Issuance: 50 years later
John Boorman is captivating and utterly unnerving Issuance is a masterful work of horror that is unabashedly one of the most controversial and provocative films of the 1970s, the blade of which has not been dulled by time. It’s the rare experience that terrifies and sickens, even if it’s not a “horror” movie in the truest sense. Audiences unaware of its wild and brutal journey will unwittingly fall into the line of the four men at its center, falling prey to its picturesque landscape, unaware of the overwhelming and visceral encounters that await. Viewers will desperately want to look away, but in the vein of these men, they’ll find themselves trapped in its sweeping current.
Issuance centers on four so-called town boys on a weekend canoe trip down the fictional Cahulawassee River (a substitute for the Chattanooga River in Georgia) in Appalachia. Lewis (Burt Reynolds) is the organic leader of the group, believing America’s “system” is going to collapse, he jumps at any chance to hone his survival skills. As the river and its surroundings are about to flood, Lewis takes the other three there for one last adventure. Ed (John Voight) admires Lewis’ bravado and inherent fearlessness, while Drew (Ronny Cox) and Bobby (Ned Beatty) are entertained by the journey, unaware of the dangers that await them downstream. What ensues is a brutal and harsh weekend that completely showcases the global and unforgiving nature of the natural world and man’s most uncivilized instincts.
Right off the bat, the film taps into clever “man versus nature” commentary. As it opens with a voiceover from the ignorant quartet, discussing the intrinsic glory of an untapped wilderness. They soon stumble upon a shoddy house where they fill up on gas, hire someone to drop off their cars, and engage in one hell of a banjo duet.
The “duel of banjos” scene is one of two legendary sequences, and beyond its virtuosity, it also houses excellent thematic subtext. Complementary instruments provide a fleeting moment that bridges the gap between them and these impoverished hillbillies. Yet before they can get anything meaningful out of this encounter, Bobby arrogantly tells Drew to “give him a few bucks.” And they’re headed for a green hell.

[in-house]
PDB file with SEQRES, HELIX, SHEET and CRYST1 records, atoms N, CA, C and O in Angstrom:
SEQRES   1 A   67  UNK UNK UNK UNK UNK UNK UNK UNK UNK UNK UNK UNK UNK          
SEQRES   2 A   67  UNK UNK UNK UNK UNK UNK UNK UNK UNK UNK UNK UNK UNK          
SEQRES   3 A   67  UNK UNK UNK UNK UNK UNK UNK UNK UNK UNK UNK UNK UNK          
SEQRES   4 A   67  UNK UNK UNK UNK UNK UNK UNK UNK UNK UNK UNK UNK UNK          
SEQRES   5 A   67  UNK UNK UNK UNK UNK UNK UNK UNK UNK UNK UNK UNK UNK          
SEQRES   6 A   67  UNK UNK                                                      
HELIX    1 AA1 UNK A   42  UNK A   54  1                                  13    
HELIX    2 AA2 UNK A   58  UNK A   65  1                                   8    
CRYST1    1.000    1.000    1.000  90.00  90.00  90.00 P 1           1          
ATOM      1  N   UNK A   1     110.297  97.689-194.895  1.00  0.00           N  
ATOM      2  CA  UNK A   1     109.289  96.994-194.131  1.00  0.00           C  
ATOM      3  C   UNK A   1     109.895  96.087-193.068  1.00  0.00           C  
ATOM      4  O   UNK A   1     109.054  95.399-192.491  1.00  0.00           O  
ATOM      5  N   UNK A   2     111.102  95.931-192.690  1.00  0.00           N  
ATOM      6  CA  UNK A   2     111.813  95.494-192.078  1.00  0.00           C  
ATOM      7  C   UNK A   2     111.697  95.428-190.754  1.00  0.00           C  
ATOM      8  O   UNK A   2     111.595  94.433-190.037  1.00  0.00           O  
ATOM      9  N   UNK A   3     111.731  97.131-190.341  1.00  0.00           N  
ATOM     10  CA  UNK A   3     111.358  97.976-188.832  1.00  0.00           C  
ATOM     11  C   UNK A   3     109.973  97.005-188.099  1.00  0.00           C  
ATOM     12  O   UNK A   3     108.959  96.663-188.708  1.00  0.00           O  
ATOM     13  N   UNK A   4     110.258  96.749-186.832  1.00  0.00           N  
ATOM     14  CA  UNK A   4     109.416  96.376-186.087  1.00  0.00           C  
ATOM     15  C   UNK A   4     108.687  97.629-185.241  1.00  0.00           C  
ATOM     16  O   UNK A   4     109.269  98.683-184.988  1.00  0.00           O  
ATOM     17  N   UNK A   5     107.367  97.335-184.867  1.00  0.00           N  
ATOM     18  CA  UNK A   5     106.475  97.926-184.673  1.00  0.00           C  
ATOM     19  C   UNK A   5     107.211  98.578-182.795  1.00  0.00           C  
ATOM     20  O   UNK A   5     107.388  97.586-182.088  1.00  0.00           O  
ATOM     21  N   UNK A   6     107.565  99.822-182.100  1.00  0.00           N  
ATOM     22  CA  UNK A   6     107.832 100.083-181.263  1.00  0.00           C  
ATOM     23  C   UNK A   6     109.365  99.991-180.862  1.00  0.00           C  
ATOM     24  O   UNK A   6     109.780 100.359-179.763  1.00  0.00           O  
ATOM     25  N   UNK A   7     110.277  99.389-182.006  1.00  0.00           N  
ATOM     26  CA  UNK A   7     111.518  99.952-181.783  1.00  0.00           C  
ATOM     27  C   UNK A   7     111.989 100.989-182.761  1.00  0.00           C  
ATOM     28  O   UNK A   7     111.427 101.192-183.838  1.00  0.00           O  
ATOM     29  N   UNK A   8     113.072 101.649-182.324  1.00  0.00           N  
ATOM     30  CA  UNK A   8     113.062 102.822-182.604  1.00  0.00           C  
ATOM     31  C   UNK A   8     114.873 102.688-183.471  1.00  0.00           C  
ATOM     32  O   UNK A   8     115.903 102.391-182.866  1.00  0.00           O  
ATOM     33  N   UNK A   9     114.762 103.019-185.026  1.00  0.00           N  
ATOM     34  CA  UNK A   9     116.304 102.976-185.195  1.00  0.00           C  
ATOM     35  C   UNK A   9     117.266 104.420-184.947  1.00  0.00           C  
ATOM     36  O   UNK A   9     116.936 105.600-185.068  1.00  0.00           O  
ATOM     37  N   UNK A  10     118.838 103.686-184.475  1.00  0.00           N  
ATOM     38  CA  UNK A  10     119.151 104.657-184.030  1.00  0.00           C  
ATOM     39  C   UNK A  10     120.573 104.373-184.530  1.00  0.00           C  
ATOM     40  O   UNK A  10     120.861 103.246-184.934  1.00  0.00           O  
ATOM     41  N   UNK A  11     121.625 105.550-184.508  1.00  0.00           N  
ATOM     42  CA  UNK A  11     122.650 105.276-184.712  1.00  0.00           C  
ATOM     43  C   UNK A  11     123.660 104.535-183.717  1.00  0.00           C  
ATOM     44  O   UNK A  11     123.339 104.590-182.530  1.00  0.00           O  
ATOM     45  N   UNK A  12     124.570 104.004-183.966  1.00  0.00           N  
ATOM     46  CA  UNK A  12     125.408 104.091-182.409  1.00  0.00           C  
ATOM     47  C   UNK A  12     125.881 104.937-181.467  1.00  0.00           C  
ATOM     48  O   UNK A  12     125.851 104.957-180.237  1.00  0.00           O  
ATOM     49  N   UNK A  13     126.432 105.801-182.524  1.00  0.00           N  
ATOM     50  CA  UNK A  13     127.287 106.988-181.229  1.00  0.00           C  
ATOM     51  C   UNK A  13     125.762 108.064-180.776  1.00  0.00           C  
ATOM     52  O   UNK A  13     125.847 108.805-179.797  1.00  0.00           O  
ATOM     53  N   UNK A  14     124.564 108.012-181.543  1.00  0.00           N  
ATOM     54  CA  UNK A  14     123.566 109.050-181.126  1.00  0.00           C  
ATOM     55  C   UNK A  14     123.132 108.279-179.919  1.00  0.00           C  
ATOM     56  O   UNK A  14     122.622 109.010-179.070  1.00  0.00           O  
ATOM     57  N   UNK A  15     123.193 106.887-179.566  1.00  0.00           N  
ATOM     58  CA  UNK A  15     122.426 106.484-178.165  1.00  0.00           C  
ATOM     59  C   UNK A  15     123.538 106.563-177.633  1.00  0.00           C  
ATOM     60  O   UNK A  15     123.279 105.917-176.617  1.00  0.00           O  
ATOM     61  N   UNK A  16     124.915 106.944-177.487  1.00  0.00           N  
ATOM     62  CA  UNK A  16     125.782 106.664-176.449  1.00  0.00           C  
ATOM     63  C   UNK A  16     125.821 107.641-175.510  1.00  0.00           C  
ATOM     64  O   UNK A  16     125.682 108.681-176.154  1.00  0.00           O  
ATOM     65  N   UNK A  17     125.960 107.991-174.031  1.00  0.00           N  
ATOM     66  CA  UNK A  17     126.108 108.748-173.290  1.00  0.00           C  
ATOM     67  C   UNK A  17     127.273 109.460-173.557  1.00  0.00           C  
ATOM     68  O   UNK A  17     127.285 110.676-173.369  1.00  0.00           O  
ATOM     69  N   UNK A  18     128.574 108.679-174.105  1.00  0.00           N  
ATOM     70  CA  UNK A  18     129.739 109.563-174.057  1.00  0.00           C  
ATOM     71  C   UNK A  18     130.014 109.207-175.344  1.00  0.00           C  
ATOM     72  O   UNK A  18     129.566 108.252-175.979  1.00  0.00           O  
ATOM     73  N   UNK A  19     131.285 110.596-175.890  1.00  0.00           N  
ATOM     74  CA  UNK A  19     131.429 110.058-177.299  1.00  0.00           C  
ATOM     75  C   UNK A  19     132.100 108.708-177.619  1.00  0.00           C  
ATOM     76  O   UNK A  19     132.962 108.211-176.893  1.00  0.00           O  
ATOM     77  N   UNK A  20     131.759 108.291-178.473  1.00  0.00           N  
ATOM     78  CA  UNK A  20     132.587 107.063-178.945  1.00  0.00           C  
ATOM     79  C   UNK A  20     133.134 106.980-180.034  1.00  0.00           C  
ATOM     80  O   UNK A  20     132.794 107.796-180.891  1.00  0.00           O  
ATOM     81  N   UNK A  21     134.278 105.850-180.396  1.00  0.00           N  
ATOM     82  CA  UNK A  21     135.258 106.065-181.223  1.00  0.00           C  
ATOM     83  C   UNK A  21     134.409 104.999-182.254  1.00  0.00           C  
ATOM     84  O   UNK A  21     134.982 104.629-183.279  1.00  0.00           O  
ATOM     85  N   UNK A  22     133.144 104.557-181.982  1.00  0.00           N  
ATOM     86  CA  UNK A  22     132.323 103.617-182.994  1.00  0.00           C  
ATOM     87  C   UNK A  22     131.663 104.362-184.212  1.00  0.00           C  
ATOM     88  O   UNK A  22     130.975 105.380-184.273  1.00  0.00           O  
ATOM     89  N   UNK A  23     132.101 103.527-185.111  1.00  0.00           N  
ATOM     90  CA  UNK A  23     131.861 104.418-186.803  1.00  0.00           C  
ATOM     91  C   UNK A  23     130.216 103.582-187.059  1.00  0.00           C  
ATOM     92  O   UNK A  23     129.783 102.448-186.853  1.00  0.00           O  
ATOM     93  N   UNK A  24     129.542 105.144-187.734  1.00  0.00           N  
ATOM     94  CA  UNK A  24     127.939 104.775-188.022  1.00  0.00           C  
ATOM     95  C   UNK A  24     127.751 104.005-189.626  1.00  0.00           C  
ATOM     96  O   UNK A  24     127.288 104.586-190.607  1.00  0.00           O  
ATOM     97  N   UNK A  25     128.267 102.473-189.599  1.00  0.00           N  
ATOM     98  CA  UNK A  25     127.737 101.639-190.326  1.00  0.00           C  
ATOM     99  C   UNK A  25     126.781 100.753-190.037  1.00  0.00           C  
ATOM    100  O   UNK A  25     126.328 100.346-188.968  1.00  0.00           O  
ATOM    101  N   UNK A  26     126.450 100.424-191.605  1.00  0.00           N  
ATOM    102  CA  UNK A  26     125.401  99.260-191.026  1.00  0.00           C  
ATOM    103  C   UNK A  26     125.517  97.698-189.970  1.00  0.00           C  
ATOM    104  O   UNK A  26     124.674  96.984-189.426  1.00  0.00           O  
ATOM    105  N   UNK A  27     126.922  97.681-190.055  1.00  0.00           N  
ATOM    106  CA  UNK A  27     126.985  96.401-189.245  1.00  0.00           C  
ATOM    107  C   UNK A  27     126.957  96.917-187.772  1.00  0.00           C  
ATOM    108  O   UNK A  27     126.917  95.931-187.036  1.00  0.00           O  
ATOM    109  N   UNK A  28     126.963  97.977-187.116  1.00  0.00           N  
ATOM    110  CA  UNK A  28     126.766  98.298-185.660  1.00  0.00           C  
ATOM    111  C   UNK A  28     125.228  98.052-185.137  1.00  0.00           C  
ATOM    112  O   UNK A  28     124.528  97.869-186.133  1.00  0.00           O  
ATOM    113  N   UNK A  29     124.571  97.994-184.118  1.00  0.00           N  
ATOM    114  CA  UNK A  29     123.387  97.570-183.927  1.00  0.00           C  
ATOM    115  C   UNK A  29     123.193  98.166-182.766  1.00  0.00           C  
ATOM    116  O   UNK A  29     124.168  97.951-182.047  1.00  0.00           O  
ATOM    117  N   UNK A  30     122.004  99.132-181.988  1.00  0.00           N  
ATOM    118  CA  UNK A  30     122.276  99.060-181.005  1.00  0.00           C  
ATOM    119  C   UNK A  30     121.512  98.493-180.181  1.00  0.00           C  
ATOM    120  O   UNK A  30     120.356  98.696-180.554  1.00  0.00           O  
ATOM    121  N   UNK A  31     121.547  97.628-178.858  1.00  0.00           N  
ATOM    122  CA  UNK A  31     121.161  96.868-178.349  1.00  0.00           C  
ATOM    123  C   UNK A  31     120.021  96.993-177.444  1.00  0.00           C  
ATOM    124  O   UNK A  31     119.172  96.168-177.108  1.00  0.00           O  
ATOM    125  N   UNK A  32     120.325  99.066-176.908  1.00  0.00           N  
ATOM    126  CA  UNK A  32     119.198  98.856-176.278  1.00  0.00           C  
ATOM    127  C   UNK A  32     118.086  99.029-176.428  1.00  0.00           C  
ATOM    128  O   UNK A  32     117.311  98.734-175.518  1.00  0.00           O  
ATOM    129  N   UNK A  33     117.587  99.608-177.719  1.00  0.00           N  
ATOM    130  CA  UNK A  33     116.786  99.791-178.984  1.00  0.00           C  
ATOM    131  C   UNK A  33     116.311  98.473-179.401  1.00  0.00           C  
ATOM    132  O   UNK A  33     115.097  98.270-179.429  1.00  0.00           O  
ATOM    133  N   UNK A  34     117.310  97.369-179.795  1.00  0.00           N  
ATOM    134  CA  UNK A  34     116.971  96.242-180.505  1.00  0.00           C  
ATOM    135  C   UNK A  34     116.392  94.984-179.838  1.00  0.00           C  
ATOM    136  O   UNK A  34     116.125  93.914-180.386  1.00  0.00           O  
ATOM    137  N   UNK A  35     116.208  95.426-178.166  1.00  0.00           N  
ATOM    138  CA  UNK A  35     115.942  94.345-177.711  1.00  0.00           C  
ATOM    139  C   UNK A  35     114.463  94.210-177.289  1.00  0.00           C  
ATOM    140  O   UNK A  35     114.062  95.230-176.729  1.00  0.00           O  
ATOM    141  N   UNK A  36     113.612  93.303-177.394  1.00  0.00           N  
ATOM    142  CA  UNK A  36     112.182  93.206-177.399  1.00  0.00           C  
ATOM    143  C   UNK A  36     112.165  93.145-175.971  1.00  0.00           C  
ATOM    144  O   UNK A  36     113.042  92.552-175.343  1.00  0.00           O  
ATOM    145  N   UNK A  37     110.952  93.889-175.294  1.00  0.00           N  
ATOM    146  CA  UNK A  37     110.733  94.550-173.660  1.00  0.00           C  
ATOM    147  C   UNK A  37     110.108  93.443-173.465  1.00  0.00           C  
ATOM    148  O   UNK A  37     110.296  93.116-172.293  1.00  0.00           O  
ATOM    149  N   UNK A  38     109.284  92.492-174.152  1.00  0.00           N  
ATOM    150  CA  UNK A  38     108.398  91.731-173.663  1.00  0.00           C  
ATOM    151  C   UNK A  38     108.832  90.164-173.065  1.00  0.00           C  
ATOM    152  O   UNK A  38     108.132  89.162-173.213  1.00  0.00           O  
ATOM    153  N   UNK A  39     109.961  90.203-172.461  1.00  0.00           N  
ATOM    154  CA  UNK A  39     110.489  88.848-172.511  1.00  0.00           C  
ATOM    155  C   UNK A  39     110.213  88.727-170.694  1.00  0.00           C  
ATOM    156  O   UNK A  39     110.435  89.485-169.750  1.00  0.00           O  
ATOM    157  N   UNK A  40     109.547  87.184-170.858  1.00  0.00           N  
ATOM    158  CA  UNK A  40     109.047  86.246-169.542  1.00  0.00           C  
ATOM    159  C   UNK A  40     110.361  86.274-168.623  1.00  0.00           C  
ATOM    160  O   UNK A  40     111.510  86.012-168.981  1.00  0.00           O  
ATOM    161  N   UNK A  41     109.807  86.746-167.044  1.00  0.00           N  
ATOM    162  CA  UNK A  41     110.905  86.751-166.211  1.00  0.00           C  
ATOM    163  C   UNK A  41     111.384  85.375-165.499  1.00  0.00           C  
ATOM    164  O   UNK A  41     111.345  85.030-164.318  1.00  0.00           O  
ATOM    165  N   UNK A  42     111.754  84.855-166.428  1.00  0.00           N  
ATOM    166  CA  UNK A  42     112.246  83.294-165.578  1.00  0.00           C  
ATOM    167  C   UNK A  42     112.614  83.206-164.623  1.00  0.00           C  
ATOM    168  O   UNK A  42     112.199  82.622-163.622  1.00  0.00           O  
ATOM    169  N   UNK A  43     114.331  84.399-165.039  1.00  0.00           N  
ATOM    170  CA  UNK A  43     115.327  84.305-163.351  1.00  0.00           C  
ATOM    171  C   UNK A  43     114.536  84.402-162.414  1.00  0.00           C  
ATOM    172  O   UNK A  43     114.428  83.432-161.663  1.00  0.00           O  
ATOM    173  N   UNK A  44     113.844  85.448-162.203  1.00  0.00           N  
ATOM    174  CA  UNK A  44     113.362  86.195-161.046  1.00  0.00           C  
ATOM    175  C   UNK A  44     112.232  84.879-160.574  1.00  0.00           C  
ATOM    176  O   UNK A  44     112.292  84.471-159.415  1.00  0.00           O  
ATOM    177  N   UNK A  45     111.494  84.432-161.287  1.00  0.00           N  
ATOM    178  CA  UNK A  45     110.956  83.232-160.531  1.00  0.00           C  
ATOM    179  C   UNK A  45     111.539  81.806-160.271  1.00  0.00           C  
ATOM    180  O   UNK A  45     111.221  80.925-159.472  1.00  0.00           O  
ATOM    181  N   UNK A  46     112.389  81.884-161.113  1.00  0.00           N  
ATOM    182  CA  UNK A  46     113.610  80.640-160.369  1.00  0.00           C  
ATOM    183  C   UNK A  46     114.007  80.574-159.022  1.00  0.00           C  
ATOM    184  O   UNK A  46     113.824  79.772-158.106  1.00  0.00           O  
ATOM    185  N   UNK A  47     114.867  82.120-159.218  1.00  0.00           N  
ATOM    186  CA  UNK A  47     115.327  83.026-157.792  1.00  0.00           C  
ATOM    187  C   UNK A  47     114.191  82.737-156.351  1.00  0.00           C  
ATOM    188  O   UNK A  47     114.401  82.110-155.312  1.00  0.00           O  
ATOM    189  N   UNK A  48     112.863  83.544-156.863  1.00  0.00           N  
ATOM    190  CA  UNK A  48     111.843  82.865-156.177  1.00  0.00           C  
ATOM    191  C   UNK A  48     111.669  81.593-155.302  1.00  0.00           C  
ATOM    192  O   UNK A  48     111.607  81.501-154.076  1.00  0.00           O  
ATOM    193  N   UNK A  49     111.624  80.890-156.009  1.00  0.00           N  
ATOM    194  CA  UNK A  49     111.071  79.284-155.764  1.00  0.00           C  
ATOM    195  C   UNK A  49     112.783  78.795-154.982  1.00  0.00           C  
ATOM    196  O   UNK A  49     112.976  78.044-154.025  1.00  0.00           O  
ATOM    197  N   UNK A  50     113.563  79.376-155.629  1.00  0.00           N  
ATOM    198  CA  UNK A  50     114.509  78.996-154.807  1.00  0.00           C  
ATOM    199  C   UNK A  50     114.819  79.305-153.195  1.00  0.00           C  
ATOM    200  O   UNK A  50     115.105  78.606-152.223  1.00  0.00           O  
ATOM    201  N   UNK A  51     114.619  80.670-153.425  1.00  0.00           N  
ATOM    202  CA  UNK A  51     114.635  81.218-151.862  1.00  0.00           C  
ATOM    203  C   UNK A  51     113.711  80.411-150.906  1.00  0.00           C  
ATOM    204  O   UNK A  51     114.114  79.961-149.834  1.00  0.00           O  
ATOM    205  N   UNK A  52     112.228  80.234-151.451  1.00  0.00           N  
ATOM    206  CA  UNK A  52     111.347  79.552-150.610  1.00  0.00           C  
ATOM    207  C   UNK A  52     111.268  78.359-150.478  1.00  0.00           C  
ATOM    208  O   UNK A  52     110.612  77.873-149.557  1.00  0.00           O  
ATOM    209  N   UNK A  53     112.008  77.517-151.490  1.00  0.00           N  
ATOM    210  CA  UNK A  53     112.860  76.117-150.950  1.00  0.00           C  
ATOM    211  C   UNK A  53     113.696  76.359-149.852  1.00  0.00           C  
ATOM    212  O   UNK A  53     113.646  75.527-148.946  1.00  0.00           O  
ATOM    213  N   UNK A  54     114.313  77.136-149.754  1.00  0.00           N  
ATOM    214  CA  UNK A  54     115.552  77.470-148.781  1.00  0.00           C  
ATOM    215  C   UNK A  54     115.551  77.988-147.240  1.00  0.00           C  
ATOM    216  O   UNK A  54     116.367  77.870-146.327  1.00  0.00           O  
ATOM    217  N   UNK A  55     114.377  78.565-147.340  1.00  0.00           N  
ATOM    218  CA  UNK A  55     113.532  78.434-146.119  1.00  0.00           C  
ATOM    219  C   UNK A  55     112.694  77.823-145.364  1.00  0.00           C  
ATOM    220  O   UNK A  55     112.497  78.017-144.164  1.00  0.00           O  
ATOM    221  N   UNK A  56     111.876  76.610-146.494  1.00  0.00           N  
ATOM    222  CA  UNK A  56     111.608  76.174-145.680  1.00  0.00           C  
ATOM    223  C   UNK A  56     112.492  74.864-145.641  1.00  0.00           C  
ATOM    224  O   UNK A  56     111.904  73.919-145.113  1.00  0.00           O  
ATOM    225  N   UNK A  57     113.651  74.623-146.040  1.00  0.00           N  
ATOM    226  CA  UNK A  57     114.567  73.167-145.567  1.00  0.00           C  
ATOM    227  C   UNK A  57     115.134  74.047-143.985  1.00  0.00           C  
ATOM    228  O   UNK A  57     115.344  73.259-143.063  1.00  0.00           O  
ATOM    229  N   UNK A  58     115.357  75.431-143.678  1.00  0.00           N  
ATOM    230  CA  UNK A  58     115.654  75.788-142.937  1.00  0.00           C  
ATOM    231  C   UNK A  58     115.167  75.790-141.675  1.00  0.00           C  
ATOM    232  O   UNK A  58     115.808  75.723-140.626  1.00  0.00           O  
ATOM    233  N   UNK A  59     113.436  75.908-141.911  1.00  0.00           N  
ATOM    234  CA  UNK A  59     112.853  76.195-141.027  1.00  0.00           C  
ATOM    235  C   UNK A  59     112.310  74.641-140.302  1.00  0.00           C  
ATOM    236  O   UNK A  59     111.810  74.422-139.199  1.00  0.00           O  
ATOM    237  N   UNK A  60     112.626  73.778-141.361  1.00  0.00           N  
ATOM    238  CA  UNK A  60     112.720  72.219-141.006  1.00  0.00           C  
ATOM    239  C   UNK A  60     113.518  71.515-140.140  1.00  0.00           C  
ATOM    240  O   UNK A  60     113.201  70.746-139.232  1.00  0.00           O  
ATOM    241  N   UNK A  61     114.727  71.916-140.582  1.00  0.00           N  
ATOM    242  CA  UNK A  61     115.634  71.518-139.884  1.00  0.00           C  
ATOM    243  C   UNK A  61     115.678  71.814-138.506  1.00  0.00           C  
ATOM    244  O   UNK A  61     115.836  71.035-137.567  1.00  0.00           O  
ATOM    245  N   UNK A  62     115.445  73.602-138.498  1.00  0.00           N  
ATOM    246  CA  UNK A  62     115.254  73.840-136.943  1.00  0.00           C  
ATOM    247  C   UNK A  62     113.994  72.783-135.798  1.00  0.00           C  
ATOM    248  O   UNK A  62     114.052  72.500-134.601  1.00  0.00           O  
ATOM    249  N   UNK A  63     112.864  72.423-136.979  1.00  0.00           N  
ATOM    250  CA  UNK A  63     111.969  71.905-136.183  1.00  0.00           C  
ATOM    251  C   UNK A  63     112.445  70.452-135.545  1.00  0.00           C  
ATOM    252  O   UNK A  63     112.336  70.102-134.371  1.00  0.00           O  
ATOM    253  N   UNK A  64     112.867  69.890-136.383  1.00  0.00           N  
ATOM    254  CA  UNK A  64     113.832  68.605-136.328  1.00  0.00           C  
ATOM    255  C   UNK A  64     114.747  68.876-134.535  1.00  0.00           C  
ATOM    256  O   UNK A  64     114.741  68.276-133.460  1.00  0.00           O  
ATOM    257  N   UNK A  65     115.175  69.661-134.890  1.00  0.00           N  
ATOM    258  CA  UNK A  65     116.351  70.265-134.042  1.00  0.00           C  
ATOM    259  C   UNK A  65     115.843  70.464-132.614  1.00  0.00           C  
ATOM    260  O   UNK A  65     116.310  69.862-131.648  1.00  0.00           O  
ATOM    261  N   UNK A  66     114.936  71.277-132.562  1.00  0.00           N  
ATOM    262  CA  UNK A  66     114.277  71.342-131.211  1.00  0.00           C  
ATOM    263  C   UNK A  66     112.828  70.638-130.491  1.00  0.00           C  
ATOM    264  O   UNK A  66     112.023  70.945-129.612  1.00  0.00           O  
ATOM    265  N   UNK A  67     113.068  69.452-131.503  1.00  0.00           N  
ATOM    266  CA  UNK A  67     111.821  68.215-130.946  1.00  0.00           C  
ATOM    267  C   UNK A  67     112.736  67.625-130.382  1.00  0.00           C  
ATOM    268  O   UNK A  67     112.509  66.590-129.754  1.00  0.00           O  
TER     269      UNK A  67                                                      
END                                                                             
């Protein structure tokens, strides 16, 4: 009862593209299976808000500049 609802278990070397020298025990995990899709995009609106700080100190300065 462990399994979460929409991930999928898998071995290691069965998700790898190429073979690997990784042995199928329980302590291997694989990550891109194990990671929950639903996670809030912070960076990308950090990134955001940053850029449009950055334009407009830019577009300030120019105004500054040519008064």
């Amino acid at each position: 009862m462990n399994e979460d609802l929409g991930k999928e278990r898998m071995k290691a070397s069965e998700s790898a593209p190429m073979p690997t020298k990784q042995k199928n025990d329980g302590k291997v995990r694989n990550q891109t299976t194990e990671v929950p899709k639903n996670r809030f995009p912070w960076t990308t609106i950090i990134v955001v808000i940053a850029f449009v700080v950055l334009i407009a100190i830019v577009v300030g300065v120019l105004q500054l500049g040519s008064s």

The film owes its thematic power and ultimate staying power to Boorman’s stellar direction, as it transforms what could have been a superficial thriller into a deeply human parable. Boorman was part of the first European wave of directors who had a big impact on the style and tone of the “New Hollywood Movement”. Along with Roman Polanski, Milos Forman and John Schlesinger, Boorman produced some of the greatest works of the time, bringing an outsider’s perspective and a bold approach to cinematic technique. His American debut Point Blank used tonal ambiguity, cryptic editing, and expressionistic use of technicolor to vibrantly reimagine film noir. But Issuance is undoubtedly his magnum opus.
Boorman’s “New Hollywood” production explored the ambiguities of American life, illuminating not only its rugged beauty and vibrancy, but also the corruption and depravity that lurk just below the surface. This is expertly and chillingly achieved in the gruesome “Squeal like a pig” scene. It’s one of the most unsettling scenes ever on celluloid, as Voight’s Ed is tied to a tree and forced to watch his friend Bobby get anal fucked by a demented, toothless hillbilly. The scene owes its enduring quality to Boorman’s confident and assured direction, as its implementation of silence speaks volumes, forcing us to stay on every word, gasp and startle scream as each wide shot lasts only a few moments too long.
In addition to Boorman’s great direction, Vilmos Zsigmond’s pastoral and majestic cinematography echoes his masterful work of the previous year. McCabe and Mrs. Miller. As its hovering lens fits firmly and daringly into the wild depravity of this downstream journey. He shot some of the greatest films of that era, and Issuance would not retain its haunting beauty without its graceful composition, which elegantly follows these canoes on their journey to damnation.
Issuance is, in every sense of the word, memorable. He completely shocked audiences in 1972, generating heaps of talk (and money) about his provocative side, and time has only sharpened his blade. It manages to be an utterly terrifying and palpable experience in its terror, while not actually being a prototypical “horror” film. In fact, when you mention the movie in many circles, people will often latch onto its ability to terrify, but never call it a full-fledged horror movie. But this ability to provoke and induce total Fear speaks to its timeless quality, as its visual and thematic splendor knows no bounds. Fifty years later, Issuance always humble, forcing us to realize that it’s not really a man’s world after all.